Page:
1920, January 10: Immigration Inspector Deuber, “STATEMENT OF EVE ZLOTCHEVER ADAMS"

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Immigration Inspector Deuber, “STATEMENT OF EVEZLOTCHEVER ADAMS,” St. Louis, MO, January 10, 1920, 2 pages. 

Contents: This is a continuation by a different agent of the Farrell interview of the same date.

Significant Content:
Note that this interviewer is an "Immigration Agent," a second sign that Eve's immigration status and possible deportation is at stake. See the first reference to "deportation" by Agent McLaughin, 1920, January 8

Page One:
Eve says "I belong to the Ladies Waist Makers Union in New York."

She's evasive about reading Communist literature.

She's asked how long she's been working for The Liberator and she says "eight months or a year."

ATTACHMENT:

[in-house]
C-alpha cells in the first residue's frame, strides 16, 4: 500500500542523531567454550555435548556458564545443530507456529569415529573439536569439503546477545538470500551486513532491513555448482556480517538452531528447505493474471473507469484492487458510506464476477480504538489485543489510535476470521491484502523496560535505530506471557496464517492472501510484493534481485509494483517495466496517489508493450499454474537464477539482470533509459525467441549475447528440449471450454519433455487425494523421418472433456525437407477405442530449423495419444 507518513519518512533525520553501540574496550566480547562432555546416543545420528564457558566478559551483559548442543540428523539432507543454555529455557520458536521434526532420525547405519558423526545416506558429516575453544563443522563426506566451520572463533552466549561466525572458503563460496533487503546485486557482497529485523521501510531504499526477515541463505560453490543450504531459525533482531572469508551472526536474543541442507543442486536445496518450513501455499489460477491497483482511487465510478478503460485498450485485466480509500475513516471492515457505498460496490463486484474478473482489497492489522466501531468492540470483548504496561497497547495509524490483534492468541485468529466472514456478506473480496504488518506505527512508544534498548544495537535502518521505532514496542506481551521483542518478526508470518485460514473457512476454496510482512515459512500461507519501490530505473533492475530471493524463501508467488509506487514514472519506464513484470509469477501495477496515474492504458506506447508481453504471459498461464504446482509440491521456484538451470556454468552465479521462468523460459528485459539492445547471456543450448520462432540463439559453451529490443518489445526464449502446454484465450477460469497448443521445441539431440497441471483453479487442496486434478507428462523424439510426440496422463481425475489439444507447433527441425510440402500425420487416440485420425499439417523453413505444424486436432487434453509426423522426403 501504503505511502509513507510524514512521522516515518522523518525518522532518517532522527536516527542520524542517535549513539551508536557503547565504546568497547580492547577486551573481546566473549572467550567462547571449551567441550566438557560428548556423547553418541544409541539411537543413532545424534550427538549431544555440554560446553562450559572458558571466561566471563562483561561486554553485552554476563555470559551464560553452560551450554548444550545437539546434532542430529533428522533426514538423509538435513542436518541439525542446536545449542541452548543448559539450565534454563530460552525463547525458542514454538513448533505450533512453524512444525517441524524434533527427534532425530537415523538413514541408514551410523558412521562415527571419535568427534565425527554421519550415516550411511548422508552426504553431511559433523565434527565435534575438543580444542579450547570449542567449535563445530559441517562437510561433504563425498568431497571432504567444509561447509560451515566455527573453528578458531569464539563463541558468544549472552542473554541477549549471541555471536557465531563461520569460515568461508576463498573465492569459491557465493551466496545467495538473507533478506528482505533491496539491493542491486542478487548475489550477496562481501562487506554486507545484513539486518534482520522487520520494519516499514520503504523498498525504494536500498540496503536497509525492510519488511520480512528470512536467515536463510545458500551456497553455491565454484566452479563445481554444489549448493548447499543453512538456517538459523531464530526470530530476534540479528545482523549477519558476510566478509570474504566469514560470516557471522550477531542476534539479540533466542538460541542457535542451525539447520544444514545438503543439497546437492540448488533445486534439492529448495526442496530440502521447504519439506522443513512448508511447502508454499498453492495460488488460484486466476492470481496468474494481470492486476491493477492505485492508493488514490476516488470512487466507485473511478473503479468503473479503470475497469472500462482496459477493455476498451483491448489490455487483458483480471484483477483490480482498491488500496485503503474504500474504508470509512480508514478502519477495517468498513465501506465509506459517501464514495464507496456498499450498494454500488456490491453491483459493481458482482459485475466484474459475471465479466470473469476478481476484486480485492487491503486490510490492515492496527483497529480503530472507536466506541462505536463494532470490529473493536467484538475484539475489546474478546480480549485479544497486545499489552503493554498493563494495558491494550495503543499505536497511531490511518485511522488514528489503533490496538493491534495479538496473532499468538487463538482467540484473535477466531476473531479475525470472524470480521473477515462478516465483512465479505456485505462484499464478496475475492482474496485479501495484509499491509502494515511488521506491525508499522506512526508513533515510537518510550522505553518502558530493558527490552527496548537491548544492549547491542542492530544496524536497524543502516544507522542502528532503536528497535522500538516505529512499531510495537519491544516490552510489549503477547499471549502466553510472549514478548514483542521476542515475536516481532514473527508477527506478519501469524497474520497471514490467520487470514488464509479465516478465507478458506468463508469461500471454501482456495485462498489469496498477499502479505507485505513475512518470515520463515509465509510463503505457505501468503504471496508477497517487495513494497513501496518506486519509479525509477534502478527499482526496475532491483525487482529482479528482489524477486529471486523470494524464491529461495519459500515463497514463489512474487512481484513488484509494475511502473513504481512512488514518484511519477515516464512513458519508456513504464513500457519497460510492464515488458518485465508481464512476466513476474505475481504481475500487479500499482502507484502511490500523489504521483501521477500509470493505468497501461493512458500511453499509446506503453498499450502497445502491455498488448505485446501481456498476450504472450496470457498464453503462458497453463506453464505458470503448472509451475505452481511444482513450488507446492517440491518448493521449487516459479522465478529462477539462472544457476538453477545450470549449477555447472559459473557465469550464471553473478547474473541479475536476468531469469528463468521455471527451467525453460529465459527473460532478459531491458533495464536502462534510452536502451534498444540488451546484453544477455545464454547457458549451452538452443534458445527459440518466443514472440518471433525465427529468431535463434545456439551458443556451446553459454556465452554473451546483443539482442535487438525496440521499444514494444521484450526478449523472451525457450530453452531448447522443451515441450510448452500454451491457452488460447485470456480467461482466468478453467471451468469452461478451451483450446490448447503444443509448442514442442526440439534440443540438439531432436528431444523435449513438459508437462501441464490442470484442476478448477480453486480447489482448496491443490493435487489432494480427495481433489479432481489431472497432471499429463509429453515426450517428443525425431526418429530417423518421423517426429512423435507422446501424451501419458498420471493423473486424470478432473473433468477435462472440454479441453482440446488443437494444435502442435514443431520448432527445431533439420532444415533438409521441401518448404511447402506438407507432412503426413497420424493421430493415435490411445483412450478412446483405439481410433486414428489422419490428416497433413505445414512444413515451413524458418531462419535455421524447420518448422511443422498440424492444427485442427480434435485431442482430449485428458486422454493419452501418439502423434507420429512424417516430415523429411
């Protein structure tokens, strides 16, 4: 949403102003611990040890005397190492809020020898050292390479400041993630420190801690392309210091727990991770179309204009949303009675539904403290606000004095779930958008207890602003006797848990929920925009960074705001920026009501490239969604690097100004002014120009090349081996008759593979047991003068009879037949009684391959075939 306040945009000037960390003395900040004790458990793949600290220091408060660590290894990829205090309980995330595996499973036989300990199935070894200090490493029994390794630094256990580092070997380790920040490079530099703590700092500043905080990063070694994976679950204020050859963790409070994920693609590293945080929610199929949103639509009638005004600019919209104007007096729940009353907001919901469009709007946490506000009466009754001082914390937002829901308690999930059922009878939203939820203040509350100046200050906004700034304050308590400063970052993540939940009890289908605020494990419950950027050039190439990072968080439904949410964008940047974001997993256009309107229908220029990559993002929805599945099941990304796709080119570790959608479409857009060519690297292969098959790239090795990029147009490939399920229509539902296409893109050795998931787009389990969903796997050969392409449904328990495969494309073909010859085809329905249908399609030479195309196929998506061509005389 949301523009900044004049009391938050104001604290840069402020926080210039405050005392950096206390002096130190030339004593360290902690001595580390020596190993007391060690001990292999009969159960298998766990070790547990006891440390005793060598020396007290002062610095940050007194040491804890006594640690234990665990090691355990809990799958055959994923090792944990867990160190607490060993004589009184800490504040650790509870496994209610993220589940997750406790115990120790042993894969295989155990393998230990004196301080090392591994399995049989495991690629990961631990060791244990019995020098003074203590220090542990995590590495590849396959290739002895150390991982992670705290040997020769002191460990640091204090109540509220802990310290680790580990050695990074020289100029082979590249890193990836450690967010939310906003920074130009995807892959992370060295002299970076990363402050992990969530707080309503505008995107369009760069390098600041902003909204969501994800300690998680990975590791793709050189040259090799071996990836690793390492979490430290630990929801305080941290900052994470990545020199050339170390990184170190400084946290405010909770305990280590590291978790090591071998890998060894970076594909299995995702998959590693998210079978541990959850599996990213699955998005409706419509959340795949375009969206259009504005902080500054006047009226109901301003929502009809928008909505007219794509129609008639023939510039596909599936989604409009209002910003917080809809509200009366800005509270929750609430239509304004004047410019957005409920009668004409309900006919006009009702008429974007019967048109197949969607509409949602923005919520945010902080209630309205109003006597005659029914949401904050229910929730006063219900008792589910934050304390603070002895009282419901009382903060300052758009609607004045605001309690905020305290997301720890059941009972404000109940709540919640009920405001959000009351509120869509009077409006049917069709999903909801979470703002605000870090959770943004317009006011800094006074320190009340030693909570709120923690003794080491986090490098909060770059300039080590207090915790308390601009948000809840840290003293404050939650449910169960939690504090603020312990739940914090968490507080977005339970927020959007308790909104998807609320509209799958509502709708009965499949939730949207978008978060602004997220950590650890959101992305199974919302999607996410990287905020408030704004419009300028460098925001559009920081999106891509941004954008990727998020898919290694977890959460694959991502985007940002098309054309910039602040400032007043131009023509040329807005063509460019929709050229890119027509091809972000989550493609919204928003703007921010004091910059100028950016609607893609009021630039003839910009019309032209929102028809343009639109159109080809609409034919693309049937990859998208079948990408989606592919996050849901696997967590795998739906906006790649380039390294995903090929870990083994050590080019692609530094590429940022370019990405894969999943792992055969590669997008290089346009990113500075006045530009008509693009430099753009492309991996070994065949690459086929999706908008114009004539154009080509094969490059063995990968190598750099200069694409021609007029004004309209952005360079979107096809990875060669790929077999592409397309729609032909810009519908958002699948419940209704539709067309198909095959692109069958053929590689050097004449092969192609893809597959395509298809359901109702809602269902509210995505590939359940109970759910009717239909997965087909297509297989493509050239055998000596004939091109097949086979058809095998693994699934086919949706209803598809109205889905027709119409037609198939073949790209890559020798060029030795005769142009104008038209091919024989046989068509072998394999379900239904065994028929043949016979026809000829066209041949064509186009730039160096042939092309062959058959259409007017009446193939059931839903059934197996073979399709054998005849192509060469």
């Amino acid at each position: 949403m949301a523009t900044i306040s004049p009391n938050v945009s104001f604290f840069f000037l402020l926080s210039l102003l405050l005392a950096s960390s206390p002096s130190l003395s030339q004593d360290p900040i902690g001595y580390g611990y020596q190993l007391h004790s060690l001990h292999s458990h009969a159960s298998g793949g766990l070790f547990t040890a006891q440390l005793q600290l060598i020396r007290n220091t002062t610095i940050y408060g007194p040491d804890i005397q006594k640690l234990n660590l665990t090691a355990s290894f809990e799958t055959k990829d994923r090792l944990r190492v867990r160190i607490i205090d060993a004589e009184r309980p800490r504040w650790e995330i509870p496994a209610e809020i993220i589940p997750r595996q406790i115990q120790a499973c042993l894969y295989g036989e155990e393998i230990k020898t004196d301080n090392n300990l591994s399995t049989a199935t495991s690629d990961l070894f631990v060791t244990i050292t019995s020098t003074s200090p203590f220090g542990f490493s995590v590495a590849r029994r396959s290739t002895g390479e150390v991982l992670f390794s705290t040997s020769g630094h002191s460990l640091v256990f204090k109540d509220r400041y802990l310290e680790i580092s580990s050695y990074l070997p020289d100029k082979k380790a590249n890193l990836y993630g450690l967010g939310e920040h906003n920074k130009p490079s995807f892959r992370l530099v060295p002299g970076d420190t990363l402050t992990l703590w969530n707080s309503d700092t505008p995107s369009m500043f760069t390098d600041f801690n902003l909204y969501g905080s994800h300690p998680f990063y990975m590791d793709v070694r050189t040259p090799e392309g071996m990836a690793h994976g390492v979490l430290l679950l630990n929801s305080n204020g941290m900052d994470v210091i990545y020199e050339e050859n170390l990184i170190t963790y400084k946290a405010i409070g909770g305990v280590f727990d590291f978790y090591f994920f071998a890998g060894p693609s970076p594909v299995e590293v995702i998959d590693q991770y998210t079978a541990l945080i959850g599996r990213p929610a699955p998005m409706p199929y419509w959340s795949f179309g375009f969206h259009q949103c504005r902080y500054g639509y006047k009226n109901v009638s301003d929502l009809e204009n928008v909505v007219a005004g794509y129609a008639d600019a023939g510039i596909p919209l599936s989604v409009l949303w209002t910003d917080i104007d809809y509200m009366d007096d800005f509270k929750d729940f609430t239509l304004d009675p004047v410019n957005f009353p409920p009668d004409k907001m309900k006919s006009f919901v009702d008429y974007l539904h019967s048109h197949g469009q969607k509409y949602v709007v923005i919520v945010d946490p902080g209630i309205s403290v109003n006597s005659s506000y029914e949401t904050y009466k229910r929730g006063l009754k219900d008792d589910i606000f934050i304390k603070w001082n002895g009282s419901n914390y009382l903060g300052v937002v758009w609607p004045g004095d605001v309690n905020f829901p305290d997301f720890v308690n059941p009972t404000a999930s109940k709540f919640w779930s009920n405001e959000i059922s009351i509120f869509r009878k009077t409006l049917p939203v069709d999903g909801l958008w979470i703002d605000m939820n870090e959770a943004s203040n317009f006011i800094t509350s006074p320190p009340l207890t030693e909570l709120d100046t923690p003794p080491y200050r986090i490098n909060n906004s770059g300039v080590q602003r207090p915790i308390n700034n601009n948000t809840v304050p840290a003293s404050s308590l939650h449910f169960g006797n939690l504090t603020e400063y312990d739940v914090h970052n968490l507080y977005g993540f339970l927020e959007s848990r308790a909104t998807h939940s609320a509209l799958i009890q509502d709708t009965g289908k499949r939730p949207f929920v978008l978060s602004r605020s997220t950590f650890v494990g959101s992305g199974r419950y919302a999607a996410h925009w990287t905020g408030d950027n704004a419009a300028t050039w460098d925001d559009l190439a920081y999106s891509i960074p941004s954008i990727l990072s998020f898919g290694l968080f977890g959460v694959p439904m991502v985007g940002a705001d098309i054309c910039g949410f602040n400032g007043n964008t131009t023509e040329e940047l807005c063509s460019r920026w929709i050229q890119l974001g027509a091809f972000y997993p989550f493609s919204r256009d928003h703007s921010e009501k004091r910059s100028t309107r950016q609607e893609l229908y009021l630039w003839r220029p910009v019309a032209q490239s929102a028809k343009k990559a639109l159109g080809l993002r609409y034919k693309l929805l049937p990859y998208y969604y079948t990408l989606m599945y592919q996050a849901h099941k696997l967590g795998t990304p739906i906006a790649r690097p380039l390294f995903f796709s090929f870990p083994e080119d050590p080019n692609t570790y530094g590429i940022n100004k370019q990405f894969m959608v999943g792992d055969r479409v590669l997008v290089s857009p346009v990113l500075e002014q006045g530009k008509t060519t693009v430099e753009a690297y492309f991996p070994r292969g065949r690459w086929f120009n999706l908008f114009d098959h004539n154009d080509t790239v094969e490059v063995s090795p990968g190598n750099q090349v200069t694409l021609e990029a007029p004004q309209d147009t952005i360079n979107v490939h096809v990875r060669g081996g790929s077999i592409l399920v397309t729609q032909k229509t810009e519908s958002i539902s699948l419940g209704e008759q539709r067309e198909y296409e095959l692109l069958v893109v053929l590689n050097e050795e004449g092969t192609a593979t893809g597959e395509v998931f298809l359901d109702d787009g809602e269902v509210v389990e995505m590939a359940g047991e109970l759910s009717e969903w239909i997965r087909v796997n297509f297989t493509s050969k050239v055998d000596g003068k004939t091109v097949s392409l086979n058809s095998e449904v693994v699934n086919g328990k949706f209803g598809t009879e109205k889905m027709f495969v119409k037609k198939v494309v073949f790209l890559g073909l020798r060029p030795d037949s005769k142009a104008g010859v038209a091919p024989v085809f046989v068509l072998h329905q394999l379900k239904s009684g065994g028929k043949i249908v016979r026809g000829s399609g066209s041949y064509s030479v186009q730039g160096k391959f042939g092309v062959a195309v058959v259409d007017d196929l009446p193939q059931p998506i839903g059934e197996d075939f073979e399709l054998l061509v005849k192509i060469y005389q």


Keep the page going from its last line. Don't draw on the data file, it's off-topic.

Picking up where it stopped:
She says she doesn't take subscriptions for The Big Stick.

Page Two:
Eve is asked how old she was when she arrived in the US and she says "I refuse to answer."

Why? Later, Eve answers "Yes," when the Inspector asks her "How old were you when you left the old country 20 1/2 years old?" See Eve's birth certificate, 1891; see her age listed on her arrival document, 1912.

Eve says she stayed in New York City when she arrived, with her uncle "Midgall" (his first name was Isidore, and he actually spelled his last name Meegdal). See The Daring Life and Dangerous Times of Eve Adams, p. 10.

Eve says she stayed in New York five years. That would have been from 1912 through 1917.